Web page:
Hey there, time traveller!
This article was published 30/3/2017 (449 days ago), so information in it may no longer be current.
A long-rumoured rival group of northern Manitoba communities keen to take a run at acquiring the Hudson Bay Railway and Port of Churchill from Omnitrax Canada has finally made its presence known publicly.
Unlike the "consortium" that Omnitrax is currently talking to, this new group, called One North, appears to have broad representation from both municipalities and First Nations of northern Manitoba all along the rail line as well as the Kivaliq region of Nunavut.
In fact, membership in the Missinippi Rail Consortium, with whom Omnitrax has a memorandum of understanding to negotiate the sale of its assets, may now by down to just one community — the Mathias Colomb Cree Nation.
Christian Sinclair, chief of Opaskwayak Cree Nation, one of the key organizers of One North, said, "This is an unprecedented coalition of communities — indigenous and non-indigenous. There is a historical significance here. Never in the history of northern Manitoba have all these communities come together like this in a shared vision."
Twenty communities are signed on to support One North, including the City of Thompson, The Pas and all the First Nation communities along the rail line including War Lake, Fox Lake and York Factory.
Many communities, if not all of them, have rescinded year-old letters of support to Mathias Colomb First Nation Chief Arlen Dumas for his effort that’s now called Missinippi Rail Consortium. They are now signatories to the One North coalition.
Betsy Kennedy, the chief of War Lake First Nation, about 1,000 kilometres north of Winnipeg, is one of them.
"We have never been able to hear any of the details of those efforts," she said of the Dumas-led initiative.
The group has come together because Omnitrax Canada made known its interest last year to sell its assets. Its efforts are focused on acquiring those assets but its broader goal is to shape the future economic development of the north.
Mike Spence, mayor of Churchill, has co-led the work with Sinclair.
He said, "We have a real issue here. We need to rectify it. We are putting together a model that will sustain these communities for a long, long time."
In December 2015, Omnitrax Canada president Merv Tweed announced the company wanted to sell its Manitoba assets and said at the time he hoped to have a deal in place before the end of 2015.
In January 2016, Dumas and Omnitrax said they were in talks which, to date, have never seemed to progress beyond the conceptual stage.
In late July, just prior to the start of the short shipping season into Churchill, most of the port staff was laid off and the 2016 shipping season was cancelled. The Port of Churchill is the only deep sea port in the Canadian Arctic.
Since then, both Dumas and Omnitrax officials have said only that talks are proceeding well and that a deal was imminent. Omnitrax officials were unavailable for comment on Thursday. Dumas claimed not to know of One North’s interests and when told who they were said, "Well, ask them to give me a call if they want to buy the assets and the interest off us."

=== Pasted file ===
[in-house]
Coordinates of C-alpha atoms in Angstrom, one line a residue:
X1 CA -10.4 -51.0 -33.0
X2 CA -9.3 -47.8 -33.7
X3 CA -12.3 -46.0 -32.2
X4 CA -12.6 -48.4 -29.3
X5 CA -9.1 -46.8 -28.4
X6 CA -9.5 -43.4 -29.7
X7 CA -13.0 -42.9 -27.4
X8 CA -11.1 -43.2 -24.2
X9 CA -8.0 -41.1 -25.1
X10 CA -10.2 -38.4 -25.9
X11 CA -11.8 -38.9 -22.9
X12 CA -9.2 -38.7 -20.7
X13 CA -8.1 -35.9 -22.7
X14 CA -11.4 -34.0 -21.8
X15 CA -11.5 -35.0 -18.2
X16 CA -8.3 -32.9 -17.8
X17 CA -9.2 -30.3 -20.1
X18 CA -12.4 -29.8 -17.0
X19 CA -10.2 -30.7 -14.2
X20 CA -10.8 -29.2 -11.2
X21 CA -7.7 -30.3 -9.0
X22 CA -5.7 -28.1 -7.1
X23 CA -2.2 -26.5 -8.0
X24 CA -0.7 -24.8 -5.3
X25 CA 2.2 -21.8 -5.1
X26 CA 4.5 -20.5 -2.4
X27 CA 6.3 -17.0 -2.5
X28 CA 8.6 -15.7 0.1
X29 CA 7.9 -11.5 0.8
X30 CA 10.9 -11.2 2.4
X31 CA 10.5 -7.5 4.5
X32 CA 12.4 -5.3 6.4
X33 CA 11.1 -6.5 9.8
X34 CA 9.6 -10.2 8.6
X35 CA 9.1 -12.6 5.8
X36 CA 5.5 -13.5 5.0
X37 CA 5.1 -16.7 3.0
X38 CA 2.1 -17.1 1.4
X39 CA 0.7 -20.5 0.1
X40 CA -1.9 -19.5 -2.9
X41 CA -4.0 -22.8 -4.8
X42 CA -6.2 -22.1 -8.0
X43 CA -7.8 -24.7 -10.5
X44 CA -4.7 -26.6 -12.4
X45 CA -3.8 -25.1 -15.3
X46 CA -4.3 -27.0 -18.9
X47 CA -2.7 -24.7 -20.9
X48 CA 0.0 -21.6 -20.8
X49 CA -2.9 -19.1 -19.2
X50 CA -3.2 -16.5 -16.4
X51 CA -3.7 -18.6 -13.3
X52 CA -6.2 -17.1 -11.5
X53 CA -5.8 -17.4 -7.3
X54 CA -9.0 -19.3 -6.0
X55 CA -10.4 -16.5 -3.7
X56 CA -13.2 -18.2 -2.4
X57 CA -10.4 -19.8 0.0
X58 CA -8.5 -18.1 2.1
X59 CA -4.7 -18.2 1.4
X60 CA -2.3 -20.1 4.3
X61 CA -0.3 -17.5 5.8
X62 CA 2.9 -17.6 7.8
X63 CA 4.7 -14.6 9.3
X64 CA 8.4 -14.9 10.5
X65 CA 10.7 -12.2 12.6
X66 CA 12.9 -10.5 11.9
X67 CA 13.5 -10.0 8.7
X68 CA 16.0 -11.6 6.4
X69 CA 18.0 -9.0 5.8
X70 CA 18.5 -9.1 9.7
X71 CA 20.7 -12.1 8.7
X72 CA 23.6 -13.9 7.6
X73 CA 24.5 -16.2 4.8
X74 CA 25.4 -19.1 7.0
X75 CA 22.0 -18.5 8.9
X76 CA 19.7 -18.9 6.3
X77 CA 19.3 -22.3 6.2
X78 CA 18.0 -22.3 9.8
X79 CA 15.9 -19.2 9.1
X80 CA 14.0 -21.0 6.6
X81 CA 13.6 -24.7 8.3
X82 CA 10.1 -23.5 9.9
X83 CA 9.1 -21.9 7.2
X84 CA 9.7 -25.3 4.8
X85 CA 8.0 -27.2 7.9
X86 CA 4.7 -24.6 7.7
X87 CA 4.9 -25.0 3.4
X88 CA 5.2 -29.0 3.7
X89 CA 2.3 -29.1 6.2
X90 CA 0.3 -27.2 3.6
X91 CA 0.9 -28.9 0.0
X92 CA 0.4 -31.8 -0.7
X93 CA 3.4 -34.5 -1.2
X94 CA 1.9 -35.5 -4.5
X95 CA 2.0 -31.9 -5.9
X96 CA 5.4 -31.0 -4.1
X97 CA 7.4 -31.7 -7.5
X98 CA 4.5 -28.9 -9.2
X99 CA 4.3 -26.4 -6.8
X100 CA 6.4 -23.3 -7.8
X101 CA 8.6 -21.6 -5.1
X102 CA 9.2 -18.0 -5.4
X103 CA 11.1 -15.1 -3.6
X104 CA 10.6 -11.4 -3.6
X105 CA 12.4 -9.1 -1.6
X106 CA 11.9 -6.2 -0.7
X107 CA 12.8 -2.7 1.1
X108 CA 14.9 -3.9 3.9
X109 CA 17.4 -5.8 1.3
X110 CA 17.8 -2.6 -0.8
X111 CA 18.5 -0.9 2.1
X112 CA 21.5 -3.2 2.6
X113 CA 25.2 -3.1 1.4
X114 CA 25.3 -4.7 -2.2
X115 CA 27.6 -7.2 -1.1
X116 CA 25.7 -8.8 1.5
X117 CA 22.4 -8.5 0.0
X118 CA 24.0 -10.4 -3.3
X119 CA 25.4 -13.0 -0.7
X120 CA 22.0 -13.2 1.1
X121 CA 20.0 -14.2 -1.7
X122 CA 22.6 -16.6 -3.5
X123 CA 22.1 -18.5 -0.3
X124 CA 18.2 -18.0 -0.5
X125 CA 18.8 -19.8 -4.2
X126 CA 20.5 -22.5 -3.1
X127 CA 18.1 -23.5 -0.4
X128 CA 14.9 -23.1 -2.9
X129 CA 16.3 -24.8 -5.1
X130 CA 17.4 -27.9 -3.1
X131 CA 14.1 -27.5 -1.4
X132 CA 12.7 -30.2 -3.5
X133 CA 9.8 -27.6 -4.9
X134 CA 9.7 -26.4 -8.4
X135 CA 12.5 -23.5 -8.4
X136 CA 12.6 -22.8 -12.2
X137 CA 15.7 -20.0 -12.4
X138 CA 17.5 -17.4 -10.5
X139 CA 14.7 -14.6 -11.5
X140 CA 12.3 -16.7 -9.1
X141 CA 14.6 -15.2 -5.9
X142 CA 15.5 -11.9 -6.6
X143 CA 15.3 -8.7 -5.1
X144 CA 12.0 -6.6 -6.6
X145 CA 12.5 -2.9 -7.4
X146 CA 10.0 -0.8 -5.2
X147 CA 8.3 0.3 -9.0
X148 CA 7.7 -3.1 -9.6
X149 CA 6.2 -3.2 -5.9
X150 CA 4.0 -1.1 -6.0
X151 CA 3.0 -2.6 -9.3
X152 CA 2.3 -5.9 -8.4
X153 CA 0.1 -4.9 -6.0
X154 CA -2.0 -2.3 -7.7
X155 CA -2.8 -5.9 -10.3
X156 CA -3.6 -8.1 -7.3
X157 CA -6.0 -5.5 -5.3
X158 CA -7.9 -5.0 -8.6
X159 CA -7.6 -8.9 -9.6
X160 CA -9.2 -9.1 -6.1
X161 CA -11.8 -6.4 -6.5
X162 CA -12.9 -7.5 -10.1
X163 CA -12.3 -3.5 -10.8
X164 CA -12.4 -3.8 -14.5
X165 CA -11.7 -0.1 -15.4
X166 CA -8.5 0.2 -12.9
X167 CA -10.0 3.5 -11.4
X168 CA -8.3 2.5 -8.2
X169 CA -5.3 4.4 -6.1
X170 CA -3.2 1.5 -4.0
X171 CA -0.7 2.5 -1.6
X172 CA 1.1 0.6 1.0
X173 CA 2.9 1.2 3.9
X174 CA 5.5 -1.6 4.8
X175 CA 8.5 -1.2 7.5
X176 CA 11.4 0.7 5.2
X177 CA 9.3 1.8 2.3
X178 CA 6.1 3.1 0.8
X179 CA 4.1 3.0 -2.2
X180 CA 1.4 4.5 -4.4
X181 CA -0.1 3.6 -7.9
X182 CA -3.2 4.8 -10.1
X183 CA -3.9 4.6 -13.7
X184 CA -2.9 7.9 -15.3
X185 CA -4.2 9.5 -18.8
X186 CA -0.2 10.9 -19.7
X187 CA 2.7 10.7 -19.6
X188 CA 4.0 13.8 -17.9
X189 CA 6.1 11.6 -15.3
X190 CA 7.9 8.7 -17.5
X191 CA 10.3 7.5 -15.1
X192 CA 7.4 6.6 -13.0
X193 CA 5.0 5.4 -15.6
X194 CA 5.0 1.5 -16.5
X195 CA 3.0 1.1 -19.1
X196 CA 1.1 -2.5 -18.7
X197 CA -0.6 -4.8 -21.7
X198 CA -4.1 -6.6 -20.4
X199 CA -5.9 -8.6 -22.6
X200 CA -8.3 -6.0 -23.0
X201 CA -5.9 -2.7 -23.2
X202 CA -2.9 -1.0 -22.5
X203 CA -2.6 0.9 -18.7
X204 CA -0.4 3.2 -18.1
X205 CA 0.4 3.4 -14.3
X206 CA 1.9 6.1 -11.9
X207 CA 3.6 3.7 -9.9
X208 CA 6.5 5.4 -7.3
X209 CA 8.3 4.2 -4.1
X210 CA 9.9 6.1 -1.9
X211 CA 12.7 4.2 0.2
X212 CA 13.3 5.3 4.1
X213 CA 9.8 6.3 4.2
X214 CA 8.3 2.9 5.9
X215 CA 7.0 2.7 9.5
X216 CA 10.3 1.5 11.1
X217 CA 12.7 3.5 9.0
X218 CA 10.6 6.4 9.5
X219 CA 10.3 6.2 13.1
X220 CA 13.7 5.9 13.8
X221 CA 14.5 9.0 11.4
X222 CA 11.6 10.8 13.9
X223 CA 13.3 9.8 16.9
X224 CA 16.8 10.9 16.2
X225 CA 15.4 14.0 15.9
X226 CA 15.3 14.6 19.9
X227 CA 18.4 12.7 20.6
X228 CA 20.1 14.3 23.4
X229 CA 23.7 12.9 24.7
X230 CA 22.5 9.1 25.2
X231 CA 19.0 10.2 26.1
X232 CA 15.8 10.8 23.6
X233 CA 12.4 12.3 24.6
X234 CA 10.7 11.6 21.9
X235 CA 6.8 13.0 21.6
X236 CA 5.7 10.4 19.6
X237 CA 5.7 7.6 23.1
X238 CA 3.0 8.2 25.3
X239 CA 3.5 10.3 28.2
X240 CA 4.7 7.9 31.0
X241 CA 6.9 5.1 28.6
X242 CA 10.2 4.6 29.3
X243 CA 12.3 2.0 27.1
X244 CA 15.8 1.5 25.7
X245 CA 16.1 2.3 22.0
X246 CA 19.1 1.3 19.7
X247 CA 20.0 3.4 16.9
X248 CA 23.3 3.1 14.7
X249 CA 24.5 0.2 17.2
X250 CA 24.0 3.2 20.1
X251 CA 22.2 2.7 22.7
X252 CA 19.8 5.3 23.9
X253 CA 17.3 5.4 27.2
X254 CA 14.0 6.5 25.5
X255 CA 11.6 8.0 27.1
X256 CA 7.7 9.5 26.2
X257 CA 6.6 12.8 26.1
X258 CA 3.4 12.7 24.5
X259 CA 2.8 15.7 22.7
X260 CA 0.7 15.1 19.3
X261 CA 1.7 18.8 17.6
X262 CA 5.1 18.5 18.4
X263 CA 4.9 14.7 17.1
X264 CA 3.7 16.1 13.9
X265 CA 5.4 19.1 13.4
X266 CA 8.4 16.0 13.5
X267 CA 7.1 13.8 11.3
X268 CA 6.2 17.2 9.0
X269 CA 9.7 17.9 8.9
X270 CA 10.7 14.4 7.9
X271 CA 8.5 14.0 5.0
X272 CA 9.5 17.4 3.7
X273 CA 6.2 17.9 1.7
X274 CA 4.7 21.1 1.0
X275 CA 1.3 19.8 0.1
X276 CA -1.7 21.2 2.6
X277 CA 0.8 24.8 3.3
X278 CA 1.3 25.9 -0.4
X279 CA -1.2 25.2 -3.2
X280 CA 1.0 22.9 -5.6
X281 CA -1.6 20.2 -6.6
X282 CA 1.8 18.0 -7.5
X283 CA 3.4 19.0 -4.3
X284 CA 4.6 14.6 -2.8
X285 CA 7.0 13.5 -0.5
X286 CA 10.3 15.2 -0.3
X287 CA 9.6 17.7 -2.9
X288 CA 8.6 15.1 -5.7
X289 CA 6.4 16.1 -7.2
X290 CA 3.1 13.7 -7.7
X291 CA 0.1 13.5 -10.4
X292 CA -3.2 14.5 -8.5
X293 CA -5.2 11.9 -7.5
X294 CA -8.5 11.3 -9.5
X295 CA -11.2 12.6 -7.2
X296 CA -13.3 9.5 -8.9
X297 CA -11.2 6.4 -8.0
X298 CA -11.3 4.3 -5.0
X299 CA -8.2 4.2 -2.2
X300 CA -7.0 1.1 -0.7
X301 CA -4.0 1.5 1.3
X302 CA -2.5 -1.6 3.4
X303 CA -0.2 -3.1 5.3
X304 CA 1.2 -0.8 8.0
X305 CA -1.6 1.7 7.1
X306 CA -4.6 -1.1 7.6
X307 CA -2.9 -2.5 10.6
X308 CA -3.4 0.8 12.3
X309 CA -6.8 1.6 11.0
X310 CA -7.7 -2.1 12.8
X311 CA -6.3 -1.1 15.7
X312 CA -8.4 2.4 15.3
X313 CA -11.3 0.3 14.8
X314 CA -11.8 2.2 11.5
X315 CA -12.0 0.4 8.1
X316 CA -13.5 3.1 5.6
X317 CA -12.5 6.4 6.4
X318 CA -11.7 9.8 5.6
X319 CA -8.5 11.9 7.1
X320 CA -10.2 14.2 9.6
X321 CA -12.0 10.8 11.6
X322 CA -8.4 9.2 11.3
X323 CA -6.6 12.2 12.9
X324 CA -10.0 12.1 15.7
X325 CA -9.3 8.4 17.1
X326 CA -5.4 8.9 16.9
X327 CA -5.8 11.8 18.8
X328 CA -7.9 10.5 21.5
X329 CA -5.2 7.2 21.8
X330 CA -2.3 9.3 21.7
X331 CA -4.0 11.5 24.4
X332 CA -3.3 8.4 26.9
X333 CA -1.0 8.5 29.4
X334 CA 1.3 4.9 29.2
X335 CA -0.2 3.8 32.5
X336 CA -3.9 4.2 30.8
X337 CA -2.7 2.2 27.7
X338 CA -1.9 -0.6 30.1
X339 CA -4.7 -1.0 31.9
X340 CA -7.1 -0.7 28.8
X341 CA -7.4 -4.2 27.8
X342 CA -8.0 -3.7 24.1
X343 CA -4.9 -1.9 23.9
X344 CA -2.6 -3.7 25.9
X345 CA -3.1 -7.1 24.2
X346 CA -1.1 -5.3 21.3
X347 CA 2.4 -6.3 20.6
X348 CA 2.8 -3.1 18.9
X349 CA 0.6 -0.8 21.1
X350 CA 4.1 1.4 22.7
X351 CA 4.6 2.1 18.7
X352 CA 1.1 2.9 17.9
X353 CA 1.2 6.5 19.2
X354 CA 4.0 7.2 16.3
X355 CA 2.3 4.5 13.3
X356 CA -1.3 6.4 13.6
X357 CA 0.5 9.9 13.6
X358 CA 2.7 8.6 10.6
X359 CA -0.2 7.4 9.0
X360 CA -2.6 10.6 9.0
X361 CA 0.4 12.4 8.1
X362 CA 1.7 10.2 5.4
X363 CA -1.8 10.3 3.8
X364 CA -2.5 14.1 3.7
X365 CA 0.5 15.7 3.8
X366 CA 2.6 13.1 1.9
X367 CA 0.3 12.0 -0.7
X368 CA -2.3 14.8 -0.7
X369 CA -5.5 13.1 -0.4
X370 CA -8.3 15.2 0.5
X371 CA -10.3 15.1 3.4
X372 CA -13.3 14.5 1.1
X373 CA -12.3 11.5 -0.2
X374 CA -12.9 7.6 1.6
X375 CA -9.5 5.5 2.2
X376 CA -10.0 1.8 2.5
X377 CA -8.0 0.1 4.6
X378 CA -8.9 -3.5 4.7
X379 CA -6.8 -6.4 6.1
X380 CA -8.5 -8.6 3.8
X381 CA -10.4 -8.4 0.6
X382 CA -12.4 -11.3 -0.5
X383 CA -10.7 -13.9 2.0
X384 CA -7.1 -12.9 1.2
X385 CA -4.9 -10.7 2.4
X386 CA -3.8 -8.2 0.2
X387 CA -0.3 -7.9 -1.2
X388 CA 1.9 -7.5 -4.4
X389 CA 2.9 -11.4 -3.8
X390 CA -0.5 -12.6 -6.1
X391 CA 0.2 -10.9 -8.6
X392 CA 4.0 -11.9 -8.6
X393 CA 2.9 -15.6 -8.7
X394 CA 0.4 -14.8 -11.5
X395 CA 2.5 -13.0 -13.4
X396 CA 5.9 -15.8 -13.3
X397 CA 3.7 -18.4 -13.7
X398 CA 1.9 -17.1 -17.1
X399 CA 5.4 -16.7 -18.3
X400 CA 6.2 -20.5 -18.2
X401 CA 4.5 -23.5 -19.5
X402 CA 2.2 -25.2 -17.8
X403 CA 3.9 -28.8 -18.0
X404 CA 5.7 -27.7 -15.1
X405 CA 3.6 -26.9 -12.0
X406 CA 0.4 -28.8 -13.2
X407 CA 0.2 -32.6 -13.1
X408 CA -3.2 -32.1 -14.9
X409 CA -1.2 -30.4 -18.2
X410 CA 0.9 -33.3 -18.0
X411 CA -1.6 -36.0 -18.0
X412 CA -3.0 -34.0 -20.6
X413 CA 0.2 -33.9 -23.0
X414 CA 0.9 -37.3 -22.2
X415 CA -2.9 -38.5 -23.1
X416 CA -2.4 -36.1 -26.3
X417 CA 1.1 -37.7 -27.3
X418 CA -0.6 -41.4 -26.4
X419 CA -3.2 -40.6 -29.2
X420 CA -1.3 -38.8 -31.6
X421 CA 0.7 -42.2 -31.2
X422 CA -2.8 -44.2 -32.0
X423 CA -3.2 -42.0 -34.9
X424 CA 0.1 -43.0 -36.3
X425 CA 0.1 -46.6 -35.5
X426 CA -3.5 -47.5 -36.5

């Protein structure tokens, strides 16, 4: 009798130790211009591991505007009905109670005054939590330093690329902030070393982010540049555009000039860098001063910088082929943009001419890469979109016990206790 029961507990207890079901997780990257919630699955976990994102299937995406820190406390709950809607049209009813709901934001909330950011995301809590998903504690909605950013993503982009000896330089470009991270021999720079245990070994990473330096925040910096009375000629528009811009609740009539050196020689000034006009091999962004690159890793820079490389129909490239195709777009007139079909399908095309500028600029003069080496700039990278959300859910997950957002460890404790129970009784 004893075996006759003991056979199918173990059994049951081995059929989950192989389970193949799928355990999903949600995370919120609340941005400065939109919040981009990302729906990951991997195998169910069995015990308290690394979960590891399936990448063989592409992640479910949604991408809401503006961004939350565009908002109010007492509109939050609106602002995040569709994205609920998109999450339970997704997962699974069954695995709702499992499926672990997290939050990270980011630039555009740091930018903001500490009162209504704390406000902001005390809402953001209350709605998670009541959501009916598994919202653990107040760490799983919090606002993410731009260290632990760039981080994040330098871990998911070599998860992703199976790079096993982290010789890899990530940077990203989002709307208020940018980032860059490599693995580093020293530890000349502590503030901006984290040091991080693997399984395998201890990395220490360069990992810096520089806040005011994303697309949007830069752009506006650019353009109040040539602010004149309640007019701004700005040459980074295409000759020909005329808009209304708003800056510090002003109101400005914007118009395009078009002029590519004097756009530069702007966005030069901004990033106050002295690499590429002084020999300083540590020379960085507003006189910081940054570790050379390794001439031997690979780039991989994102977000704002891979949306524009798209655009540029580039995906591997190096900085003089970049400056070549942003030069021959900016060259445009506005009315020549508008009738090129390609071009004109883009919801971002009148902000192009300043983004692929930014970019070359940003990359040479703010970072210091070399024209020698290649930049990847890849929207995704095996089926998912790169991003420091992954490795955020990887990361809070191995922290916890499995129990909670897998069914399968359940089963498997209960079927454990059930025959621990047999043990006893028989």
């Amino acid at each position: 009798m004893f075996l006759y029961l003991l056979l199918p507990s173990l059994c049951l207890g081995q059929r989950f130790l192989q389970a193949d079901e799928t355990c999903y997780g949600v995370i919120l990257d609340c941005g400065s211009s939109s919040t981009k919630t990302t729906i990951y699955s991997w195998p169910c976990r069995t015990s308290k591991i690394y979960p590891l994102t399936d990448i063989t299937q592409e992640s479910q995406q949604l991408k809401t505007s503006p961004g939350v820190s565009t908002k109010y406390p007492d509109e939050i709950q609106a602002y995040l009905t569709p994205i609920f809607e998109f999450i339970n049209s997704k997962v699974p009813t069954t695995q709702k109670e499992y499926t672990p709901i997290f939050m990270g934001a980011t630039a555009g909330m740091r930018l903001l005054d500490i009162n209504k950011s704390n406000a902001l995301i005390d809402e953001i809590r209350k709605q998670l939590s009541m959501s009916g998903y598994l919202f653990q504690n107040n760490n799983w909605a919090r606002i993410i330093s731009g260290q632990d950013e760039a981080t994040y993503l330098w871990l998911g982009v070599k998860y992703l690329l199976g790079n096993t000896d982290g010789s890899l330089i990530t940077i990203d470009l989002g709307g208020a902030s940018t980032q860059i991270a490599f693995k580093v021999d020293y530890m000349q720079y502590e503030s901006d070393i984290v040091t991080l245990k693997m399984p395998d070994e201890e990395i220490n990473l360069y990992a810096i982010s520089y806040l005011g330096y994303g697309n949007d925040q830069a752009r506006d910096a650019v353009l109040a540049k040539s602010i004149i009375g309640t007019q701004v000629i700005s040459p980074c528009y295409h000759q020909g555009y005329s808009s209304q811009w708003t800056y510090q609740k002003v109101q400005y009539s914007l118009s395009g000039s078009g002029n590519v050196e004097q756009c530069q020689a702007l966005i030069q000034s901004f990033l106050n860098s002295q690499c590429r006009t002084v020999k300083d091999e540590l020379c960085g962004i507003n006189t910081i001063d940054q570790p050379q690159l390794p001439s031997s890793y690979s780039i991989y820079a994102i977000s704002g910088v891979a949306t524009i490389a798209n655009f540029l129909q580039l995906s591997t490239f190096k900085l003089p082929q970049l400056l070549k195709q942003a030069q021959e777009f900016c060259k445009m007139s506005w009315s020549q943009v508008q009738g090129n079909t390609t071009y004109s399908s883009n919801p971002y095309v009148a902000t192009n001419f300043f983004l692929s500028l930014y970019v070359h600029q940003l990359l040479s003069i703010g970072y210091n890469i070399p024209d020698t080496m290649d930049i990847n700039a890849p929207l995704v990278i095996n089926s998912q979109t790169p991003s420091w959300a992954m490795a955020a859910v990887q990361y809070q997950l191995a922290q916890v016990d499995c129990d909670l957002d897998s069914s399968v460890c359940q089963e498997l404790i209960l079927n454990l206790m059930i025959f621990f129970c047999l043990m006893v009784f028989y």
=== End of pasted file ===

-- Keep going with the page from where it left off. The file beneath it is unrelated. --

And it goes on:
Even if it is true that One North is more representative of northern interests, it currently has no real standing in the process. Joe Barnsley, a lawyer with Pitblado who is working with One North, said efforts to meet with Omnitrax and Dumas representatives have been denied.
Sinclair said they continue to try to get an audience with Omnitrax. In the meantime, they have assembled a team with some technical expertise including Marv Tiller, the original CEO of the North West Company who has had a long career assisting First Nations in successful economic development projects, and Paul Power, an international railway specialist who was a founding director of the Keewatin Railway Company, a First Nation-owned line that runs from Sherritt Junction to Lynn Lake.
Power said, "We think Omnitrax does not want to talk to us because they want to get a management contract from the buyer, Missinippi Rail Consortium, so they can make $10 to $15 million advising and managing and have someone else take on the risk as well as cash out on all the government money that has been sunk into the line."
One North has received modest funding from the new $4.6-million Churchill and Region Economic Development Fund, established by the federal government in September, but it has been largely self-funded to date. Sinclair said it is applying for additional money from that fund to allow it to see if there is a business model before it actually produces a full-fledged business plan.
The group has met with Natural Resources Minister Jim Carr and the Manitoba caucus in Ottawa as well as Cliff Cullen, Manitoba’s minister of growth, enterprise and trade.
They intend to continue to develop their business case and lobby for support from government.
But Spence made it clear that One North has no intention of depending on government handouts to survive.
"That model does not work any more," he said.
"The federal government is fully aware of where we want to go," Spence said. "They have indicated to us that they like the model, they like where we are going. It plays into what the government wants to do to develop a new strategic plan."
Martin Cash has been writing a column and business news at the Free Press since 1989. Over those years he’s written through a number of business cycles and the rise and fall (and rise) in fortunes of many local businesses.